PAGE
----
• The “conservative” objection. Some revisionists might object that they are actually promoting the traditional marital norms of exclusivity, permanence, and connection to family life, by extending these norms to more relationships. But in reality, they are having the opposite effect. This is because revisionists detach these norms from the reasons for following them. Over time, such norms would make less sense, and fewer and fewer people would see the point in continuing to abide by them. Again, this is precisely the outcome that many other revisionists want.

Chapter 5: Justice and Equality. This chapter focuses on two common objections to the conjugal view: that it cannot be consistently applied to infertile couples, and that it denies equality of access to marriage.

  • The case of infertility. The authors argue that an infertile husband and wife differ only in degree (not in kind) from a fertile husband and wife. 
    • Still true marriages. Infertile marriages share all the same essential traits as fertile marriages. Infertile couples share the same behavior (coitus) and intention (making concrete their bodily union) that, under other circumstances, would lead to procreation. The only thing that makes a fertile couple different from an infertile couple is a biological process beyond anyone’s control. An analogy can be drawn from another biological process: digestion. This involves the coordination of certain voluntary behaviors (chewing and swallowing) and involuntary processes (the intestines’ nutrient absorption) toward the shared goal of nourishment. The voluntary behaviors still constitute digestive acts, even if there is a failure in the involuntary processes, and even if this is known before eating. This explains why, historically, marriages were considered consummated by coitus, not conception.
    • None of the costs. If one accepts the arguments of chapter 4 on the harmful social costs of revisionist marriages, it remains the case that recognizing infertile marriages as true marriages carries none of these costs.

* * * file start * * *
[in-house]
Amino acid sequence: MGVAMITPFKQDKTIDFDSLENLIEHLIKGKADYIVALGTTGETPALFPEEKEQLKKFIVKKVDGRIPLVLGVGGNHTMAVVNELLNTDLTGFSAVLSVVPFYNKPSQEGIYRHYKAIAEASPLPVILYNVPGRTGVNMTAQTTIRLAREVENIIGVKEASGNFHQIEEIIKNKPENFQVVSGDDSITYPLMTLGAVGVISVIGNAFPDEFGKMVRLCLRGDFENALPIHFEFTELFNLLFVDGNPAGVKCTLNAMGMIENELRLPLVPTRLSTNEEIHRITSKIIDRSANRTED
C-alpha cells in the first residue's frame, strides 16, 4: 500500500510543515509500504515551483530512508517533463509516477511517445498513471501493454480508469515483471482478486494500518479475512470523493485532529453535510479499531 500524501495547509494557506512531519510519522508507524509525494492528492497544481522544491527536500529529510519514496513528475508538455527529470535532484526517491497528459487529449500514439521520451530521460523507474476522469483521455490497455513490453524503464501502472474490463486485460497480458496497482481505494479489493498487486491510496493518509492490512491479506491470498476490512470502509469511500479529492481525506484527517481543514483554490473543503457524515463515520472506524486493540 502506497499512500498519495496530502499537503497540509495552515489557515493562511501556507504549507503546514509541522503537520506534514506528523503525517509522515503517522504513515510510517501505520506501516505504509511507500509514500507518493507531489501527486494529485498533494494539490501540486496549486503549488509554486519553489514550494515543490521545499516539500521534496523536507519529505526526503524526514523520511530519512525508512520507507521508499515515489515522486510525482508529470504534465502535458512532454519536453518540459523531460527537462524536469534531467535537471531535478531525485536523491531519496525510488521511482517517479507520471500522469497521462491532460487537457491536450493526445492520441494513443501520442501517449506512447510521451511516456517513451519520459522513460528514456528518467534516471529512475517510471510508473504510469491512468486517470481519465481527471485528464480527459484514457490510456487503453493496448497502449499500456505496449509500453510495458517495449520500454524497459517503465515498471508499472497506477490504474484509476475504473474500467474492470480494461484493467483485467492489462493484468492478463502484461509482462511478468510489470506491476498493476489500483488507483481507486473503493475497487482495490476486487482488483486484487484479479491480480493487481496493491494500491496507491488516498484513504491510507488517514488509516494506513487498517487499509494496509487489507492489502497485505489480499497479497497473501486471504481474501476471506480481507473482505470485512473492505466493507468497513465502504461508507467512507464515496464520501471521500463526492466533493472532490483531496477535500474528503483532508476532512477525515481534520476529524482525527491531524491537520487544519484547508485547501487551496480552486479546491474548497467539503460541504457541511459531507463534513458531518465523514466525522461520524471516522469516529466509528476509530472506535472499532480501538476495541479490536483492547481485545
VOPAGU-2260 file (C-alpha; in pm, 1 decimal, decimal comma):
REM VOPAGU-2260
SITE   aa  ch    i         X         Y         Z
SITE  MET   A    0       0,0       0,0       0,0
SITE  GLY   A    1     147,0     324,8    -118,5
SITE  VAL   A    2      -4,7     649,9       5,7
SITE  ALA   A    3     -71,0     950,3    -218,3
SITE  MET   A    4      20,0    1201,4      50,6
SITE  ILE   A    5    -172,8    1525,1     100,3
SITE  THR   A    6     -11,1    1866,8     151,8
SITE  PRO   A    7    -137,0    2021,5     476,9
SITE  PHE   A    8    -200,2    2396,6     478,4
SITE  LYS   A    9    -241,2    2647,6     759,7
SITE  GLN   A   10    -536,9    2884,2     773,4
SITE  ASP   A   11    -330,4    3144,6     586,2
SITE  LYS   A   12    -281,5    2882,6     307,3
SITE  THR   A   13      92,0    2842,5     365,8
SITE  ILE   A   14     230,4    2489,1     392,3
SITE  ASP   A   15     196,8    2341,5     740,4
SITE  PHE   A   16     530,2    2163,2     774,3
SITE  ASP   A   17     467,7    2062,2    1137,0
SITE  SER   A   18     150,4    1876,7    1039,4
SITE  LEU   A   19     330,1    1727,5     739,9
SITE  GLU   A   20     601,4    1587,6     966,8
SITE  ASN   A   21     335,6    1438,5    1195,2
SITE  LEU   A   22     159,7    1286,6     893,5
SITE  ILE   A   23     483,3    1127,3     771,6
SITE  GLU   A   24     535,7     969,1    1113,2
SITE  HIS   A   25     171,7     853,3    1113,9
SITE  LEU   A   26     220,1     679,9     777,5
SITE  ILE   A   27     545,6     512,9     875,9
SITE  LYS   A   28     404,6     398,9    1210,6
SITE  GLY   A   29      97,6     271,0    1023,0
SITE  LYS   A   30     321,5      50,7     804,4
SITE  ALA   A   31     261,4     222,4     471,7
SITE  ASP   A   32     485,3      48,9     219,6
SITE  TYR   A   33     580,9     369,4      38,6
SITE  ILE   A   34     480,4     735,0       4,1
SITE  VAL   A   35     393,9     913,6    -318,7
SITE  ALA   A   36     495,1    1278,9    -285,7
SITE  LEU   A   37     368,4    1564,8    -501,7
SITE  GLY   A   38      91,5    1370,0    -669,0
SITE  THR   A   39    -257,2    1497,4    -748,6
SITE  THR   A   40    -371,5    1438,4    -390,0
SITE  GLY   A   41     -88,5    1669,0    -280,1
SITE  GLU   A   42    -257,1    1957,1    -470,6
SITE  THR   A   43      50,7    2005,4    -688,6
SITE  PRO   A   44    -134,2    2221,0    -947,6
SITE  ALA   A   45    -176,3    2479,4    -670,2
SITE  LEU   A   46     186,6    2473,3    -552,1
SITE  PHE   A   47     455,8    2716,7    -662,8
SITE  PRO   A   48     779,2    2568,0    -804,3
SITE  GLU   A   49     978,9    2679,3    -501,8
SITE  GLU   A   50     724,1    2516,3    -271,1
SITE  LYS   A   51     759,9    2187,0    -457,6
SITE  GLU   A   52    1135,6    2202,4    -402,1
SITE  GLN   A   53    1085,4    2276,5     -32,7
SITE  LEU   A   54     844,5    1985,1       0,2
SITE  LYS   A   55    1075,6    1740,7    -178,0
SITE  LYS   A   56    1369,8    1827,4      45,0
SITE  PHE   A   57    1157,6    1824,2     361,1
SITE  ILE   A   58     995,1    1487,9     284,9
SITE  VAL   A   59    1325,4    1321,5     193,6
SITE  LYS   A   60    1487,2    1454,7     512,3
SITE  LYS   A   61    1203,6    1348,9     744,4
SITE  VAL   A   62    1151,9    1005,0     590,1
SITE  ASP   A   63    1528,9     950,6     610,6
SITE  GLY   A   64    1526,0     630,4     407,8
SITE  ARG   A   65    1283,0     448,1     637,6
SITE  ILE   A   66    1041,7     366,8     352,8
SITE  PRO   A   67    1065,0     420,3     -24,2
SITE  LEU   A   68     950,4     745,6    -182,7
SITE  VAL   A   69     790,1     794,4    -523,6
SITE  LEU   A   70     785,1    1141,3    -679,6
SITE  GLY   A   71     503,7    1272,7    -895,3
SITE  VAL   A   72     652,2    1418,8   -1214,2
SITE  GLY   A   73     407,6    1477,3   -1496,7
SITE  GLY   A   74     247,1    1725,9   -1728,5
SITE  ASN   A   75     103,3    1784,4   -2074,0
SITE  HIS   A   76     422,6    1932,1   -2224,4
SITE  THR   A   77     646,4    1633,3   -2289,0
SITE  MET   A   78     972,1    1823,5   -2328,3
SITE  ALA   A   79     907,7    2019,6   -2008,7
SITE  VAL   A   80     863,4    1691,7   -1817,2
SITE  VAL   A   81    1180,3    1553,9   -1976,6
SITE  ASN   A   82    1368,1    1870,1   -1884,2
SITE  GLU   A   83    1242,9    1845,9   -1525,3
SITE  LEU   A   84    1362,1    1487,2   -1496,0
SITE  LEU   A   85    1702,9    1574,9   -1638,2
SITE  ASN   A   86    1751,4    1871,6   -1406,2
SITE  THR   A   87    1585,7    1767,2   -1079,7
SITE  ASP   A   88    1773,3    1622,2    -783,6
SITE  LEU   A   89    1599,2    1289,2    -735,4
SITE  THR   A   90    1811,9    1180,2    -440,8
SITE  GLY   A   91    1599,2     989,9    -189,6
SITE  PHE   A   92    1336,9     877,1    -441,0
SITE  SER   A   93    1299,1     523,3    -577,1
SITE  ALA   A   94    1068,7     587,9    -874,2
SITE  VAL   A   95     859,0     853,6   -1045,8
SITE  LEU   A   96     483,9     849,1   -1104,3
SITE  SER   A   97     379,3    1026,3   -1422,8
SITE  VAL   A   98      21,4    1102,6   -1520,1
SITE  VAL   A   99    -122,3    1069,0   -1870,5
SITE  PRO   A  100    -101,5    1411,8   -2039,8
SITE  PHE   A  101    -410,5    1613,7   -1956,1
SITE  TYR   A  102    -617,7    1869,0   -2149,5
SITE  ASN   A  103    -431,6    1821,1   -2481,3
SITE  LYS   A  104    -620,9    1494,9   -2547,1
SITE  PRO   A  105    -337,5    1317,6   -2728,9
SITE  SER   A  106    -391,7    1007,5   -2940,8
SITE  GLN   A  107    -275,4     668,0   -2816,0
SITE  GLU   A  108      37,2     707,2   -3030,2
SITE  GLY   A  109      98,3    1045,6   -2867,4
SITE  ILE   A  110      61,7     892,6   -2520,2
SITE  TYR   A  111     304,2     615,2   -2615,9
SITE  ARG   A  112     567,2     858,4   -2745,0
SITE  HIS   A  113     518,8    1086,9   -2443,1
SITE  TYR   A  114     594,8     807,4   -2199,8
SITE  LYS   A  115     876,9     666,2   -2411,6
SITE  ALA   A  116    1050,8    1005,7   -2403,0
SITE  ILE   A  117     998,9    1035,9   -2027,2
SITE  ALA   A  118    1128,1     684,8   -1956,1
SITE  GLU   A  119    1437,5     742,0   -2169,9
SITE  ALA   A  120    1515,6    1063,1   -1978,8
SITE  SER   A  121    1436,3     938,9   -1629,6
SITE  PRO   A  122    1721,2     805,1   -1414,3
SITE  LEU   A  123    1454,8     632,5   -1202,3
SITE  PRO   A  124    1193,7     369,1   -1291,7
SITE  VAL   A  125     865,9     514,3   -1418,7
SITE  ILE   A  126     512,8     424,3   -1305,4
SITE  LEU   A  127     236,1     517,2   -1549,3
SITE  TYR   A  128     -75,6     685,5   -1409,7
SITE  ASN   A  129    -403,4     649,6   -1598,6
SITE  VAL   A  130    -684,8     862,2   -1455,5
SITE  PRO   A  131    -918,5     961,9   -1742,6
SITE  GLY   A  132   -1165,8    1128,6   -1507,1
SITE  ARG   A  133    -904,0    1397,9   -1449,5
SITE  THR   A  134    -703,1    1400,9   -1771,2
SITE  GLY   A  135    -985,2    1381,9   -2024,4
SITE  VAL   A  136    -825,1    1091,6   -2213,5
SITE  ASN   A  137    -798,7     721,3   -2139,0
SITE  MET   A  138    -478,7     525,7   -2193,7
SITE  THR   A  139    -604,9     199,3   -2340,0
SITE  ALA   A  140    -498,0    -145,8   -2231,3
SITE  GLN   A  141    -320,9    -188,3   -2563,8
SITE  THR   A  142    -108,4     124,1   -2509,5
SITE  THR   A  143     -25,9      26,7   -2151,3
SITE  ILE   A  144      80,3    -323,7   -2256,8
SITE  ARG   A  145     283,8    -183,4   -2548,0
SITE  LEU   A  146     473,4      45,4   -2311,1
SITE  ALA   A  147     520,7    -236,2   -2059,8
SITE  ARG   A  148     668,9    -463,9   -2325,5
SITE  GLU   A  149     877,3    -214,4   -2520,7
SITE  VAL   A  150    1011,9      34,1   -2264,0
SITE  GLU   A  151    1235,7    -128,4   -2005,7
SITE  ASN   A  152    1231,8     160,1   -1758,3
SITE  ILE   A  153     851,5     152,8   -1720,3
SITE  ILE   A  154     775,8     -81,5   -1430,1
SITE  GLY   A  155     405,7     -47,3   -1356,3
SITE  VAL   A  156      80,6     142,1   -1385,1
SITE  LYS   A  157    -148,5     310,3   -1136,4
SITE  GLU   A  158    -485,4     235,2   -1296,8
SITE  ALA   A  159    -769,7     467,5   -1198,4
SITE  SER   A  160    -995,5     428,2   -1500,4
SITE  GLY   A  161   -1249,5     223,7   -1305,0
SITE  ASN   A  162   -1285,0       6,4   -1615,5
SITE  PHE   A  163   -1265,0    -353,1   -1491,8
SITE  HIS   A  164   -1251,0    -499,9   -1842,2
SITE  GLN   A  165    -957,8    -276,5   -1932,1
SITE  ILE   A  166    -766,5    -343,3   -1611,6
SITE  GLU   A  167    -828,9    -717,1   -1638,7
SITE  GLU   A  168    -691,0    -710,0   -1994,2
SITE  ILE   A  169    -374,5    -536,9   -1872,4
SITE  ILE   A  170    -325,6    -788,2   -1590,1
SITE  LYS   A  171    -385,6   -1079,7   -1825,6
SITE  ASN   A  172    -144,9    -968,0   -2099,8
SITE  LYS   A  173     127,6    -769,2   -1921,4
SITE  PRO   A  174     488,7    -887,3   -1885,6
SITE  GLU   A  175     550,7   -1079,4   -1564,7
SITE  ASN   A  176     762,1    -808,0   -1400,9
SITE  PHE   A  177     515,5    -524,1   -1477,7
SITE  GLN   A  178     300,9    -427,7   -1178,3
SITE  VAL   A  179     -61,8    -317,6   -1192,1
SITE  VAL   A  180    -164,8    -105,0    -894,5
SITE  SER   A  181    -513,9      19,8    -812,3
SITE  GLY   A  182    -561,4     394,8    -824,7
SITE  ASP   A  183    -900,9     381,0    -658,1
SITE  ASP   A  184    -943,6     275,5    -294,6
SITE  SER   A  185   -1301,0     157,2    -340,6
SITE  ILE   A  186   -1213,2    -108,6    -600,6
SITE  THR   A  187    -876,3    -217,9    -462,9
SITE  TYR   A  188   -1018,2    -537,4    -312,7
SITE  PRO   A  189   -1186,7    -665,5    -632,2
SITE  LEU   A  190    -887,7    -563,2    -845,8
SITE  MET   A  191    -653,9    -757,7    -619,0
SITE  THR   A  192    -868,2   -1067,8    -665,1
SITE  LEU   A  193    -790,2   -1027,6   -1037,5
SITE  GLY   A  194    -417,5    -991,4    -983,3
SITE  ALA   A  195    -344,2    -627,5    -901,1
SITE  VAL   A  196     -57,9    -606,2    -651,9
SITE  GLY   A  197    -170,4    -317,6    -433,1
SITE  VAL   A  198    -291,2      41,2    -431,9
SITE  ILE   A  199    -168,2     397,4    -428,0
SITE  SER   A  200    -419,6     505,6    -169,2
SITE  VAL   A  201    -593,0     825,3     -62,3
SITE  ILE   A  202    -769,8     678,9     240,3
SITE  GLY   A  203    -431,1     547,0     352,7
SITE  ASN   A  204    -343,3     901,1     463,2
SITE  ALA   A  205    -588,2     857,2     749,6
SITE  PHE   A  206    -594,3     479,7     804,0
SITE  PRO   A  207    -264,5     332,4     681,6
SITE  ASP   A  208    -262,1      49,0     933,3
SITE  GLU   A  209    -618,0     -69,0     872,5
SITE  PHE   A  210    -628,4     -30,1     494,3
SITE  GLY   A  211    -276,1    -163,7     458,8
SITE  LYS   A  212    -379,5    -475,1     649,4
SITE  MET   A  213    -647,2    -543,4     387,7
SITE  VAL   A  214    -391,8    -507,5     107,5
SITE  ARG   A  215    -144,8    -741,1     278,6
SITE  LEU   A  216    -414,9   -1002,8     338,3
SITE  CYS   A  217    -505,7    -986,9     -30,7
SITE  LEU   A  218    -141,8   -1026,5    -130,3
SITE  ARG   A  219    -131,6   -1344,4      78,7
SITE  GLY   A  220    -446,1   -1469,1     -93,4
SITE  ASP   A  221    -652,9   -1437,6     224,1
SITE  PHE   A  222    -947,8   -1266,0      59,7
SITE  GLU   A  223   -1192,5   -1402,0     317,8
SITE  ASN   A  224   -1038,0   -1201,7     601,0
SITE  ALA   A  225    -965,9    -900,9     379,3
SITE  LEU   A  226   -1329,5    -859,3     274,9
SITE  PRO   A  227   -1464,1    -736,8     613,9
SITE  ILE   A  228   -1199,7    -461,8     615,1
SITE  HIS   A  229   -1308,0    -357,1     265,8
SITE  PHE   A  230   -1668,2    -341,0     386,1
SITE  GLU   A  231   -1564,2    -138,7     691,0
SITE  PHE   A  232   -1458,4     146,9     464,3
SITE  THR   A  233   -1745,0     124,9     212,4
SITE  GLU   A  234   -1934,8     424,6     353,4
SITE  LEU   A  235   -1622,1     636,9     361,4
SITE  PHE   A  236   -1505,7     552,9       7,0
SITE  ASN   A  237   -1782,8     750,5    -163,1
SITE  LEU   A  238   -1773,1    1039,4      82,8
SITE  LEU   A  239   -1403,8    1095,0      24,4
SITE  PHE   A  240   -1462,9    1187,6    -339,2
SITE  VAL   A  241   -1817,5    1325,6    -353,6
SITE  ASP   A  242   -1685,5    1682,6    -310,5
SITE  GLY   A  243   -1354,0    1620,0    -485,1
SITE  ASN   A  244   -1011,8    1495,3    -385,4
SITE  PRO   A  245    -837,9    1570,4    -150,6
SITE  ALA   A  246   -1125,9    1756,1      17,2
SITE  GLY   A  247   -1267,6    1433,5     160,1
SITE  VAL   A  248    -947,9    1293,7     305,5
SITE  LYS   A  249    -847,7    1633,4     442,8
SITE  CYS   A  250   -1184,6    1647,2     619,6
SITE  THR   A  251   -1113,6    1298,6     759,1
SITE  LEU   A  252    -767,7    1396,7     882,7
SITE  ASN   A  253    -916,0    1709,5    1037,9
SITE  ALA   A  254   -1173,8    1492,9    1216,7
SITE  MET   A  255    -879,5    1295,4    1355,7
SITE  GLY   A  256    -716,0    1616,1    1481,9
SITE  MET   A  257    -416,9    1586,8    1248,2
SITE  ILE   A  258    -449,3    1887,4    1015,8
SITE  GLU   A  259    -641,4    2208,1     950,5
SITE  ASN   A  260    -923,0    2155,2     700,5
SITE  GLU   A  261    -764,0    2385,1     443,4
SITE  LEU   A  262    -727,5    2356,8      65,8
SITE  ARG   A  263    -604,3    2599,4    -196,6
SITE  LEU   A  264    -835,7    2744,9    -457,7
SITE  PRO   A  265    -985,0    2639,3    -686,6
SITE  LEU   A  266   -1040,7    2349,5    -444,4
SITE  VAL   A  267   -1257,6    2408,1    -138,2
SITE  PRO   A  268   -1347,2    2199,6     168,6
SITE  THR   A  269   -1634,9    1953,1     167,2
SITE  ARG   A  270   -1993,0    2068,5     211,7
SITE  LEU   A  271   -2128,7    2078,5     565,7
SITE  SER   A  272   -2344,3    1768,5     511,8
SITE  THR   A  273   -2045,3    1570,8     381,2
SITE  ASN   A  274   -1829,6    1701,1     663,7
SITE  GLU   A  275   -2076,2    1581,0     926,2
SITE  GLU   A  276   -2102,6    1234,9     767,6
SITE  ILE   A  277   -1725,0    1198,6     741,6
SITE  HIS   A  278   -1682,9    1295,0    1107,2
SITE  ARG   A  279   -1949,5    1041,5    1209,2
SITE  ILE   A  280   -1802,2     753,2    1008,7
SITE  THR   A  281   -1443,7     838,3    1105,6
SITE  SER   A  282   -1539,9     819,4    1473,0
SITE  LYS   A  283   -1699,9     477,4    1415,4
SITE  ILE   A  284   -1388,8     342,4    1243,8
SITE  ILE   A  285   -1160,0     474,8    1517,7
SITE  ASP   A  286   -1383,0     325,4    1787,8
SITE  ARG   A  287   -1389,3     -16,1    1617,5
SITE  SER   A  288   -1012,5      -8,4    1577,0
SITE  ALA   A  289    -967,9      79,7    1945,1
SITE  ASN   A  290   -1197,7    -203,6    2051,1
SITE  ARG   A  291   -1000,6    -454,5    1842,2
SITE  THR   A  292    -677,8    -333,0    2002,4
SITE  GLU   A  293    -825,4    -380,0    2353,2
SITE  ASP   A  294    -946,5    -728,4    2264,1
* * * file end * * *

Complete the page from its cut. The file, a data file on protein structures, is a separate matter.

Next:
• Many of the benefits. Infertile couples still contribute to a strong and healthy marriage culture. By embodying all the essential features of marriage, infertile couples make true marriage more recognizable, thus encouraging more fertile individuals to seek out marriage toward the end of healthy child-rearing.
    • A special benefit. Infertile couples also uniquely help us to see that marriage is a good in itself, and not merely a means to the end of rearing children. This in turn will encourage greater family stability in society.
  • The injustice of bans on interracial marriage. It is often argued that prohibiting same-sex marriage is morally equivalent to prohibiting interracial marriage, on the grounds that both kinds of prohibition violate the principle of equality. The authors argue that this analogy fails on several counts:
    • Opponents of interracial marriage never denied that real marriage was possible between blacks and whites; the purpose of antimiscegenation laws was rather for maintaining white supremacy.
    • Unlike the antimiscegenation laws, opposition to gay marriage cannot be explained merely by hostility or animus. Even cultures that celebrated homoerotic relationships (like ancient Greece) recognized that only coitus could consummate a marriage (ruling out other sexual acts between a husband and wife as well).